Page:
It began as many cases do: an ill patient, in the ICU, with signs and symptoms across several body systems, yet no clear unifying diagnosis on admission. With things stabilizing, the internal medicine hospital team on which I was serving as hospitalist that week assumed care of the patient. As the case unfolded – pulmonary infiltrates that could be hemorrhagic, renal dysfunction with proteinuria – rheumatic diseases rose in the differential. When serologic studies and other data suggested GPA rather than glomerular basement membrane (GBM) disease or other possibilities such as infection, it seemed the right time to act. And that is when a game of what I call “steroid poker” began.
The House of God is probably more known of than read, with over 3 million copies sold since its release when I was a Chief Medical Resident in the era of its writing. The book itself, according to the author Samuel Schem (aka Steven Bergman, MD, DPhil), a psychiatrist and currently Professor of Humanities at NYU, is a true account of his internship, albeit laden with some liberties of fiction - and it's been quoted for generations. The House of God is cruelly funny and portrays many uncomfortable and dehumanizing aspects of medicine, including substance abuse, bawdy sex (and lots of it), sleeplessness, depression, and suicide to name a few. Taken at face value, it would seem countercultural to our current aspirations of putting patients first, #MeToo and burnout concerns. Is this book merely a humorous anachronistic rant, or a serious work of reflection meritorious of being read and pondered upon?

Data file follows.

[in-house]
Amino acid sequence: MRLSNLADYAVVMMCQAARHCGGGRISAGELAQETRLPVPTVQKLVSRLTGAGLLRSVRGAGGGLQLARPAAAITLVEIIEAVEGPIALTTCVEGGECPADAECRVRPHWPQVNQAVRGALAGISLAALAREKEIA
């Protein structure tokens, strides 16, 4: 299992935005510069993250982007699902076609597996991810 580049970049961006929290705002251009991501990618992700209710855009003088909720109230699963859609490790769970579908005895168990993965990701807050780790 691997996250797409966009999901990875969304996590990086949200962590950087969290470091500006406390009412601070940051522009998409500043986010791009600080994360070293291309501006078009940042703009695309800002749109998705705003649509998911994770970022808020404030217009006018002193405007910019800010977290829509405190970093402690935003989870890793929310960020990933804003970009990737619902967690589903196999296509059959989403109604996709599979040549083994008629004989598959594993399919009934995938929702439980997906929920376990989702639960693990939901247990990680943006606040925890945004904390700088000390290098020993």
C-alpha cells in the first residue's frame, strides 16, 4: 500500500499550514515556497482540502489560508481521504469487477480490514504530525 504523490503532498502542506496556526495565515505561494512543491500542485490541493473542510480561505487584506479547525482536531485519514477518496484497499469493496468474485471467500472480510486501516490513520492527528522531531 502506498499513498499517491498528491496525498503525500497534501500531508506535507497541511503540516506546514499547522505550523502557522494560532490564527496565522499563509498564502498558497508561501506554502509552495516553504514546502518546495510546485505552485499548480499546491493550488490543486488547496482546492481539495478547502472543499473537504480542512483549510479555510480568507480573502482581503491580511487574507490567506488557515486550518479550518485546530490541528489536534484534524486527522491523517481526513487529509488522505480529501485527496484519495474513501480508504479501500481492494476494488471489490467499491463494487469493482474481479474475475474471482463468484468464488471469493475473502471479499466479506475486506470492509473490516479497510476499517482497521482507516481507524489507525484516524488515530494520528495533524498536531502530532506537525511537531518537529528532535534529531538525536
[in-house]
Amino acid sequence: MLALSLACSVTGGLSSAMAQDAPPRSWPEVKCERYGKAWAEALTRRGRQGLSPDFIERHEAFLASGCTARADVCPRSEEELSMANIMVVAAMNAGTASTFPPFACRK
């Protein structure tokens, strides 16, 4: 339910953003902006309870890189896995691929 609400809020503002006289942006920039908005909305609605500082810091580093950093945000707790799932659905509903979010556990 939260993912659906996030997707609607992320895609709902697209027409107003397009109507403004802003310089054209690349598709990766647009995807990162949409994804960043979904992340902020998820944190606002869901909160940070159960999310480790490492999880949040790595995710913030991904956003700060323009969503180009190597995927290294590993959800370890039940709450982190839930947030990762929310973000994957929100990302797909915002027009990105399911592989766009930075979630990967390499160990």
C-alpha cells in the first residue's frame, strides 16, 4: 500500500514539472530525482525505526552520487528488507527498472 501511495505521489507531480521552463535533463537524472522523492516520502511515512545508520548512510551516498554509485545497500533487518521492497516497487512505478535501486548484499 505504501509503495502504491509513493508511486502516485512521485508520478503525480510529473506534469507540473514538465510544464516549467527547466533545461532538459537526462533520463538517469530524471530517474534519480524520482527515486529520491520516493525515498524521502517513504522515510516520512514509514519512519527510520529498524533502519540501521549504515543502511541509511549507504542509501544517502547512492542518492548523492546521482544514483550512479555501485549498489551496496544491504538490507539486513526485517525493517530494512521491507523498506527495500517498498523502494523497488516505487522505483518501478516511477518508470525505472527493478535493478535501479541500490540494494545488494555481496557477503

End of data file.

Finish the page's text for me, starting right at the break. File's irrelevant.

It’s hard work wearing a crown. The dermatologists have been dethroned as Medscape’s happiest specialty after years at the top. While studies only detail that we are the most satisfied outside of work, I argue we are the happiest working, too. With an N of 1, here are my 10 observations.
Millennial physicians comprise a wider, diverse population compared to prior generations, including an ever-increasing female physician community. It is estimated that by 2025, 75% of the work force will be millennials.1 This generation grew up in an era of participation trophies and structured childhood schedules, all while watching their predecessors sacrifice work/life balance due to persistent slashing of reimbursement. All of this sets the tone for change.
Subcutaneous Biosimilar: Dr. Jonathan Kay